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published in the review “Filigrane” nr 2, second semester 2005, French scientific review , specialized in music, aesthetics, science and society:

[/Dietlind Bertelsmann/]

TREIBGUT: the creation of unvisible spaces

Impressions of an audience member

In June 2005, at the Blac in Brussels, Dietlind Bertelsmann presented Atem, the third part of her Treibgut cycle, a transdisciplinary spectacle-performance combining music, buto dance and a universe of mobile paper sculptures. On several occasions in recent years, I have had the chance to listen to the artist speak about her work, and have felt the vague need to know it and understand its reality as art, and that I would perhaps be given an opportunity to discover what my quest has drawn me to for some time now – my quest for contemporary art which is exterior to ’querelles de chapelle’ and provocations, as well as to an overabundance of images and theoretical discourse. An art in which intellect does not extinguish thought, and which would dare to unite beauty and contemplation, the sensory and meditation, whilst rising up to the demands of truly contemporary scrutiny, without complacency.

My intuition did not fail me, and with Atem, I experienced one of the most intense aesthetic emotions of my life.

The shadowy attic referred to as the Blac, which we reach after climbing a steep set of stairs, is a vast and empty space with bare brick walls, filled with the ghostly shadows of the sturdy frame and an enigmatic and dark massive shape hovering above the room. There are some benches on the floor, in unsettling proximity to the mysterious ’thing’, which appears to quiver, so close in the darkness…

The space is conducive to silence, and the audience members sense this intuitively, taking their seats without making a sound. After long minutes of waiting in the dark, a light appears at the back of the room and a bow creates the first sound, the first duration, the first breath, the first marvel…%@% From this moment, the music of Sofia Gubaidulina, admirably performed by three musicians – Friedrich Gauwerky (cello), David Nunez (violin), Christophe Delporte (bayan) – begins and envelopes the slow flow of time with its near silence. The indistinct space is still submerged in half-light. Only the slow and contemplative music arouses the mind.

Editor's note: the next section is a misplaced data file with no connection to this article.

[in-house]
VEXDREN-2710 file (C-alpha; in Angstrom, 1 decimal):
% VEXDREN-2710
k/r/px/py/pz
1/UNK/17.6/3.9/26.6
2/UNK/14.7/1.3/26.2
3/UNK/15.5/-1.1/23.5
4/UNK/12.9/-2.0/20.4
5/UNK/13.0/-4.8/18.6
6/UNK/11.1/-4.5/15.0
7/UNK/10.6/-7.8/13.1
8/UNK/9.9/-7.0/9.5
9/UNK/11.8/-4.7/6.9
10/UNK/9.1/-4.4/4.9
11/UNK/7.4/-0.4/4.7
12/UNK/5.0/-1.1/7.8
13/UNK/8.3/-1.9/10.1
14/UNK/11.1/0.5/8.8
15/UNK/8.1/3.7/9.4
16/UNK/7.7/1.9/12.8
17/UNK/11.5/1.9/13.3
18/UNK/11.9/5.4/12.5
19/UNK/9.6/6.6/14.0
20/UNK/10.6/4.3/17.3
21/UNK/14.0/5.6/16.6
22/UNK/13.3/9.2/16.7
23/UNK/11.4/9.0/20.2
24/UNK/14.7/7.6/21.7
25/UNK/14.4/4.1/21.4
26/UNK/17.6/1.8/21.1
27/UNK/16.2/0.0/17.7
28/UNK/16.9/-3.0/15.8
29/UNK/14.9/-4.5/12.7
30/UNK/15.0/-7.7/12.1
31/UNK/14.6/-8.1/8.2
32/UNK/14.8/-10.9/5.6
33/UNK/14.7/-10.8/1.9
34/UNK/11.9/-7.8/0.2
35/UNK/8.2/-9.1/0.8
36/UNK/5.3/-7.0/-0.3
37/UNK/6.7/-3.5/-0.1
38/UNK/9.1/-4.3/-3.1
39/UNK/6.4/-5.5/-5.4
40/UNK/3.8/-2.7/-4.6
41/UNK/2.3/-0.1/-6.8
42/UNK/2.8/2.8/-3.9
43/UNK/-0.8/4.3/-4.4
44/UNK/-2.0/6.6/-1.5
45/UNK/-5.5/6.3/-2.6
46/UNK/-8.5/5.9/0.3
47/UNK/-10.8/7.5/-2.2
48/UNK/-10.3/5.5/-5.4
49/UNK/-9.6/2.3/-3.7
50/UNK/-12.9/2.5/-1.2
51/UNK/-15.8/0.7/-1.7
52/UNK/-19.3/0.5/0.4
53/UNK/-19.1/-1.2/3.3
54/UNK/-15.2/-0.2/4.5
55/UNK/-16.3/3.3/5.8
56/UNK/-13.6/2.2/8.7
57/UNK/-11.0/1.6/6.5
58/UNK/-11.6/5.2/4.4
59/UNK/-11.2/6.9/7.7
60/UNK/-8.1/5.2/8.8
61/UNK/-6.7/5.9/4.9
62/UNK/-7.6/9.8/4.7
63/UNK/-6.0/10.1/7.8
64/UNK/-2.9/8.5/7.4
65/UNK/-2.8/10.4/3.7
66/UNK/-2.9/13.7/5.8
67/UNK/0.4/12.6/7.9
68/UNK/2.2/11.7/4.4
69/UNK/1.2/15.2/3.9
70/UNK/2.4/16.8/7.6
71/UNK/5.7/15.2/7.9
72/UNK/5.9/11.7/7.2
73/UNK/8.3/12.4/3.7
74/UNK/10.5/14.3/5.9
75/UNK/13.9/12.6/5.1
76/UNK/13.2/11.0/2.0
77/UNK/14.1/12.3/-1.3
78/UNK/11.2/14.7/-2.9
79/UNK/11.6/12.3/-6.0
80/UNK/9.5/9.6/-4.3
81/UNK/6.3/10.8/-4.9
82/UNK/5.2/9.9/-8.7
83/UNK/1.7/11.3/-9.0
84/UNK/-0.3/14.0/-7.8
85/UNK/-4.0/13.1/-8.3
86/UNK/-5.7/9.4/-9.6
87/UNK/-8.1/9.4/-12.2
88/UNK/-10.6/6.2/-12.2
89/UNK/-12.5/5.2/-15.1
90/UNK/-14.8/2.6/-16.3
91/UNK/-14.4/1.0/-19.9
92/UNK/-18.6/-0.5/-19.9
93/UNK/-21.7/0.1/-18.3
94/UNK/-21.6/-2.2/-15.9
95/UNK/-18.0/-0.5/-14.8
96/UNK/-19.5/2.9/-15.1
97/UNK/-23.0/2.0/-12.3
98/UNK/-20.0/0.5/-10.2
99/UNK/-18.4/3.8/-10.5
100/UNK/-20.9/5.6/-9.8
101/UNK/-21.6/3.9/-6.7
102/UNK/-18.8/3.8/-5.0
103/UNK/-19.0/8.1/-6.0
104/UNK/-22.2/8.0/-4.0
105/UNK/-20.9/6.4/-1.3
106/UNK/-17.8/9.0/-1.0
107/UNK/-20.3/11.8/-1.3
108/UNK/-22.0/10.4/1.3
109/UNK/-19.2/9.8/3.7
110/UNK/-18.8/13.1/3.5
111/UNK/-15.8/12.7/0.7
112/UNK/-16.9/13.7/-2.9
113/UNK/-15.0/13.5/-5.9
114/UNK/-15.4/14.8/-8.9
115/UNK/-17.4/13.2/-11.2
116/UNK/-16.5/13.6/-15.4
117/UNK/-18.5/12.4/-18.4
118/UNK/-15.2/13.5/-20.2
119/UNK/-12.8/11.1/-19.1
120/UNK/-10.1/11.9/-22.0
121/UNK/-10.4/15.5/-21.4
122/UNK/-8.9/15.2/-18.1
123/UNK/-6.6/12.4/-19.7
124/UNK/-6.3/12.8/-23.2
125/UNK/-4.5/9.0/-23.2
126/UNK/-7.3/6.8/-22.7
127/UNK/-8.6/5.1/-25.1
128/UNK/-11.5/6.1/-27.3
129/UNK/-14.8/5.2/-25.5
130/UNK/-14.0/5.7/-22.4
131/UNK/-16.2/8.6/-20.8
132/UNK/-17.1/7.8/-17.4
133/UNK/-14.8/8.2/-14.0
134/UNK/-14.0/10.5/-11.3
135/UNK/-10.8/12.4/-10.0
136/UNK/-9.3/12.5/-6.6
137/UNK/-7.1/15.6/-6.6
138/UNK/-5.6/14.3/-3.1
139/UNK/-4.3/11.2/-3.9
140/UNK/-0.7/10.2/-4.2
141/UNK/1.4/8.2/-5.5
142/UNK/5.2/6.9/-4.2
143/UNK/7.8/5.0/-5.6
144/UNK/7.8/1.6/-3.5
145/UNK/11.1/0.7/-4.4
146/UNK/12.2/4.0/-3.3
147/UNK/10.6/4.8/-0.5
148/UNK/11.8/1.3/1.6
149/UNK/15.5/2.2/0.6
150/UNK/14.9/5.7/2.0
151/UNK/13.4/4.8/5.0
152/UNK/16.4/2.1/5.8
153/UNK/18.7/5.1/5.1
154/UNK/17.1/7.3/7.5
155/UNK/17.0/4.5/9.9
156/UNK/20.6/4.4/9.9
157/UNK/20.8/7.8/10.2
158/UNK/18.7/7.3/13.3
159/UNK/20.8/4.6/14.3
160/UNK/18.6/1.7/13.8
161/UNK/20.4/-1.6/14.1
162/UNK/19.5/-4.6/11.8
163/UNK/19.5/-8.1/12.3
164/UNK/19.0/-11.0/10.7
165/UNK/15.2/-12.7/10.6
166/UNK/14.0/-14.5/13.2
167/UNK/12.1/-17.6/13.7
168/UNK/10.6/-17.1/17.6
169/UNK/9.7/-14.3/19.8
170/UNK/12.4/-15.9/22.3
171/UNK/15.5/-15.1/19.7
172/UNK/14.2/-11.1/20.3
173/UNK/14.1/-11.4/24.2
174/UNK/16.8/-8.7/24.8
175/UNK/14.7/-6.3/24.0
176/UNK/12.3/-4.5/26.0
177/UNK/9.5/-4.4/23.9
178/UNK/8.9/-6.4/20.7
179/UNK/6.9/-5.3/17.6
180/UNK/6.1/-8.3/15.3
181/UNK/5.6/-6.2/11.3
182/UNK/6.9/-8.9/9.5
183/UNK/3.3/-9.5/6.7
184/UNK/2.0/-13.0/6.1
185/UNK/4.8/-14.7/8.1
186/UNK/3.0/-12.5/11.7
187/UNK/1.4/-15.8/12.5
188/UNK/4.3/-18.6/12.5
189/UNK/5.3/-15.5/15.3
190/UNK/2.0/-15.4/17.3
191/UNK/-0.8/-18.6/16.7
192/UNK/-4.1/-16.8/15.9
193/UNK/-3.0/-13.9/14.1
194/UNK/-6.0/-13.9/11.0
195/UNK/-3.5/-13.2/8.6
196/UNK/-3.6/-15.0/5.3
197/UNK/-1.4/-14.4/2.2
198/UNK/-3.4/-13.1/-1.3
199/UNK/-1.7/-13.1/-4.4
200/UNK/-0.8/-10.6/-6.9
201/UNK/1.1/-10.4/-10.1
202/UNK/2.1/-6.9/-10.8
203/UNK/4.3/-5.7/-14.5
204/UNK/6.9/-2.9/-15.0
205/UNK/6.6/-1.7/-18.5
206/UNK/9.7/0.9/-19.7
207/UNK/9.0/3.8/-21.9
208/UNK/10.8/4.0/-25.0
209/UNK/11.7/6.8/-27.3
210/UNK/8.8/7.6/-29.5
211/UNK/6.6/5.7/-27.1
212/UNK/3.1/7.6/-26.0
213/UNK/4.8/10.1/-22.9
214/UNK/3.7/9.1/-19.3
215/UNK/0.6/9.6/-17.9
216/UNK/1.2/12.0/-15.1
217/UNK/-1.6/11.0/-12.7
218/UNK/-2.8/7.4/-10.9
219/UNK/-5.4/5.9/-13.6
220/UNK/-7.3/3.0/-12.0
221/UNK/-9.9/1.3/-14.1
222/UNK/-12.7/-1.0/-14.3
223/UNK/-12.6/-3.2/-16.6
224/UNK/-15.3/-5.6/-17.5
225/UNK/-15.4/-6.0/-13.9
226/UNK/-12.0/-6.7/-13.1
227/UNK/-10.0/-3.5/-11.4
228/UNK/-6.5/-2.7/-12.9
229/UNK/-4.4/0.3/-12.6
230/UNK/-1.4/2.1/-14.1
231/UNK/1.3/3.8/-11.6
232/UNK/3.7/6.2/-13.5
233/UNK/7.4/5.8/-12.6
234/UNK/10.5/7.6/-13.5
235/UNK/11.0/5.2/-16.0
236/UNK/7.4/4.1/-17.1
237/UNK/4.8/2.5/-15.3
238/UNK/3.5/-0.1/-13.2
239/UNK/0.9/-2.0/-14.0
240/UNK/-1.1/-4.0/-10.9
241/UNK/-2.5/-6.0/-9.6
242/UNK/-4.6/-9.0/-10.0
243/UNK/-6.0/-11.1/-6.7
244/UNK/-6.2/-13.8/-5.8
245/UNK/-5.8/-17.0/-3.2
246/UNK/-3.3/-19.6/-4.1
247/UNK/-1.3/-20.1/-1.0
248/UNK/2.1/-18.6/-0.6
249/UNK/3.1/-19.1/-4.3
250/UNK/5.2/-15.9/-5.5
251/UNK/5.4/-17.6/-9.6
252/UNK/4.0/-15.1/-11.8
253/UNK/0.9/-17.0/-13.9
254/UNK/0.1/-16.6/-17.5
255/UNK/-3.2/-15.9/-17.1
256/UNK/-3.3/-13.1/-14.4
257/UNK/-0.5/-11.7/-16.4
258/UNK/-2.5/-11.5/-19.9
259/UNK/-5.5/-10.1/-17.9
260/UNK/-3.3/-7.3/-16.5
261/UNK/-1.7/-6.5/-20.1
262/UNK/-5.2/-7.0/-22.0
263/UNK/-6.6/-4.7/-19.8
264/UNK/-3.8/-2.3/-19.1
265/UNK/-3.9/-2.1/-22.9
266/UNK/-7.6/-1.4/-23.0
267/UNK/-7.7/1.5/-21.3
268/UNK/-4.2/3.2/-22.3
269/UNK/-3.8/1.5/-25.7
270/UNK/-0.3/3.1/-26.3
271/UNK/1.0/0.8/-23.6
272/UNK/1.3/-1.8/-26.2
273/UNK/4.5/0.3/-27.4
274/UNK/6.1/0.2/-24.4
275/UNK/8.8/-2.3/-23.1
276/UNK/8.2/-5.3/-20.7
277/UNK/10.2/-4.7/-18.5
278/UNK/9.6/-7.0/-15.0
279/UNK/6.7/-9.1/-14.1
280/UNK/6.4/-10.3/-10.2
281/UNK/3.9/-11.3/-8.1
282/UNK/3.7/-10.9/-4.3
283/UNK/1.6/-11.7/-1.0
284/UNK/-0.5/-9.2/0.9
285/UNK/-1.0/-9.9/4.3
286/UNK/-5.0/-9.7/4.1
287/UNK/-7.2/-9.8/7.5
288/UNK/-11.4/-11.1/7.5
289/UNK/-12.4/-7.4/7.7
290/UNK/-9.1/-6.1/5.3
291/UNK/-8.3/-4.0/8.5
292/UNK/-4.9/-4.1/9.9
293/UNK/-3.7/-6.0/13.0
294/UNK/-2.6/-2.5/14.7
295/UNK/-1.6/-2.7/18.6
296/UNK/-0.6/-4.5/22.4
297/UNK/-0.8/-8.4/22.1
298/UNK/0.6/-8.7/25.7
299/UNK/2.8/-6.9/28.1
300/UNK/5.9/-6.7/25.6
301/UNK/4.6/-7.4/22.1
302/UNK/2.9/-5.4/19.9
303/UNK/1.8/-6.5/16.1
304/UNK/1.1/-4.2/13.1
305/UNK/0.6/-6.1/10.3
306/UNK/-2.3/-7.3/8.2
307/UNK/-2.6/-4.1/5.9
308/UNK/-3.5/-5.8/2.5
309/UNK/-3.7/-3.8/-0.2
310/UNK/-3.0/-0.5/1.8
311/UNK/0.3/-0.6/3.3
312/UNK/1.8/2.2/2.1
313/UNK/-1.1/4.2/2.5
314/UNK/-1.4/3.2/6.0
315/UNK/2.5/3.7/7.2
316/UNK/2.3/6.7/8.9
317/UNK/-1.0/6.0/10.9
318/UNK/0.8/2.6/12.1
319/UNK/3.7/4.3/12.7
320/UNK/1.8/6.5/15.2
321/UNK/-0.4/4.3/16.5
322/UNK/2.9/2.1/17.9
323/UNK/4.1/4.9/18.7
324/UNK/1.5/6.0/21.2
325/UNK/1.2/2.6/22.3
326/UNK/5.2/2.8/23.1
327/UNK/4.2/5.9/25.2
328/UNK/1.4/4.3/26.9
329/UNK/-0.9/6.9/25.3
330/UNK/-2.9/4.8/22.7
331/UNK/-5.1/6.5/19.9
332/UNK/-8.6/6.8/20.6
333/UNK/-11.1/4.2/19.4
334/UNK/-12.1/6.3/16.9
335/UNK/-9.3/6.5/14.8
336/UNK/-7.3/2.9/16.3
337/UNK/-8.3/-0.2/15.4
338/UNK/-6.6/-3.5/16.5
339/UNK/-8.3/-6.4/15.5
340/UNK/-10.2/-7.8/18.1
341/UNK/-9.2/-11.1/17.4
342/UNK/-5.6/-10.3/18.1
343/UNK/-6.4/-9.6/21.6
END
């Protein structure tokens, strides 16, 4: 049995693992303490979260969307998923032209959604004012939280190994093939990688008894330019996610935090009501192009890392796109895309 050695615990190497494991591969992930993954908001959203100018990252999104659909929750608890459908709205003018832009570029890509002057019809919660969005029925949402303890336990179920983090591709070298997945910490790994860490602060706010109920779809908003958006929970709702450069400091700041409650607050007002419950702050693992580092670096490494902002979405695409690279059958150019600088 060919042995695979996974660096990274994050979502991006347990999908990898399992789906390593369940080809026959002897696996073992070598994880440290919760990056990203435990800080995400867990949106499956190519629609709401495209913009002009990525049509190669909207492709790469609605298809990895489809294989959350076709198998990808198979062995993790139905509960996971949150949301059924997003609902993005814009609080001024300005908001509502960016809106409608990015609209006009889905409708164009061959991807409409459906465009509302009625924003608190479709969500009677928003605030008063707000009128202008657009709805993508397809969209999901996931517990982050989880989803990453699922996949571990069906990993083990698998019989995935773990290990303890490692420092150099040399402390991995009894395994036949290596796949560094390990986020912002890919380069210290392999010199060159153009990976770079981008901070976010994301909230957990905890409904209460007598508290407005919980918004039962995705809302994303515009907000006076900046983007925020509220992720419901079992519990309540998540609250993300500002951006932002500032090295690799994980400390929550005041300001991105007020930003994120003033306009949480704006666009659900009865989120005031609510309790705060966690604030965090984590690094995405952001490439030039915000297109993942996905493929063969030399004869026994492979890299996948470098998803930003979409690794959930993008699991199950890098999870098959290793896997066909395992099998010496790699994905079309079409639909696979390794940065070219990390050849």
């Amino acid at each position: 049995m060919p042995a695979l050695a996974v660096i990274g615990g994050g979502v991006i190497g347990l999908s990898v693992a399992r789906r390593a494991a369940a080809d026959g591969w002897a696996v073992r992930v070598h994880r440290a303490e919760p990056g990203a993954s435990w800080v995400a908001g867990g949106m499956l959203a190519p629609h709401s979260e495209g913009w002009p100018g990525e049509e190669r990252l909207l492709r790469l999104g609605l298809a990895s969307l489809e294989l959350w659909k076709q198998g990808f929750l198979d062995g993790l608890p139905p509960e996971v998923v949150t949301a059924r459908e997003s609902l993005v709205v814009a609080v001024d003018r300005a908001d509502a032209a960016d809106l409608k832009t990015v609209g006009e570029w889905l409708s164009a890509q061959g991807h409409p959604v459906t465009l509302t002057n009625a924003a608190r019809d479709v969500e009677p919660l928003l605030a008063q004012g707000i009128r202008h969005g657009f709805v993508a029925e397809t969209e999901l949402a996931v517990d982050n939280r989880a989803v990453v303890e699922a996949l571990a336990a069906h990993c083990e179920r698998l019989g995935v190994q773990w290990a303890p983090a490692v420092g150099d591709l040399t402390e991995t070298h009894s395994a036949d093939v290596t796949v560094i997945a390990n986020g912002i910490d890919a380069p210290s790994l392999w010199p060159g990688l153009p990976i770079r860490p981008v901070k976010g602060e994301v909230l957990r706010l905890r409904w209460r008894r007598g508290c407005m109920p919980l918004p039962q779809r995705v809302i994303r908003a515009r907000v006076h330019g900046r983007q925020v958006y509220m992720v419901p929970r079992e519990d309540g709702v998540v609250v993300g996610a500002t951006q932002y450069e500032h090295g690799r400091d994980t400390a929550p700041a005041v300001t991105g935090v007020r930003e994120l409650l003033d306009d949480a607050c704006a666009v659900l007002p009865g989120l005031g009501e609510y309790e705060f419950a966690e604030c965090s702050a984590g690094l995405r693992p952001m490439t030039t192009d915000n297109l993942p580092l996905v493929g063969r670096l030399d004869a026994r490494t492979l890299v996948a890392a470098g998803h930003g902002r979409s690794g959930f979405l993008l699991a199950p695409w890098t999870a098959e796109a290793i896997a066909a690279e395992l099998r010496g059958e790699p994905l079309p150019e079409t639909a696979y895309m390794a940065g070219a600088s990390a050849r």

In the depth of this motionless time, it appears to me that the massive undefined form has moved imperceptibly: a moment ago it was not so close to me – or at least it did not seem so close. But the music continues and I forget to watch it. Suddenly, during a lapse in my listening, I discover – and this time I am sure – that the ’thing’ has displayed itself, moved by some discreet silhouettes pulling on invisible ropes from a distance. Three ample and obscure shapes now hang distinctly from the flies, with a faint dark red tinge visible in the low lighting.

Suddenly, a dark silhouette – seated until then anonymously in the first row not far from me – gets up silently and moves very slowly towards the ’thing’. I realise that it is the buto dancer who has begun her initiatory journey. Then, during a moment prolonged by the meditative sound of the three instruments far at the back, a small ageless being, slender and solitary, begins a voiceless dialogue with the gigantic and enigmatic forms – at times immobile, at times caressing softly, and sometimes stirred brusquely by a stormy wind – which rustle over her like the skin of an ancient world. The supple and living material of the woven and crumpled paper suspensions, whose colours have now become warm with the lighting – from orange to dark brown – intrigues, sways, threatens or envelopes the dancer, who begins to explore the surrounding emptiness in their company.%@% Throughout the infinite duration of this journey, the grand art of Hisako Horikawa keeps the audience breathless and hanging, with the incredibly slow movement of the dance which exudes unbearable emotional intensity by means of a supple and dislocated body. The genderless face of the dancer – at times innocent, frightened, calm, tortured, childlike, senile – represents the universal image of impermanence with each step. We might have the impression that we have plunged into a Japanese print which immobilises the memory of actors whose faces and bodies are deformed by the suffering of the soul. Here, the viewer is hit by the intensity of the present moment without limits, in which the human being experiences the immeasurable depth of time and space. Sound, movement and form emerge from the same original quest which unites man’s uncertainty and anxiety. With the same slowness which increases the tension tenfold, the music, the human being and the organic matter blend together, harnessing the essential energy which animates the universe.

This work is a true ’theatrical composition’ which Kandinsky would not have rejected, whose different types of artistic expression are combined – despite their preserved autonomy and the constantly changing forms – to cross the boundaries of the visible and, through pure abstraction, unite being-in-the-world with the entire universe.

[/Joëlle Caullier/]

[/Musicology Professor/] [/Director of the Centre d’Etudes des Arts du XXe siècle, Université/] [/Charles-de-Gaulle Lille 3/] [/Editor of the second issue of Revue Filigrane/]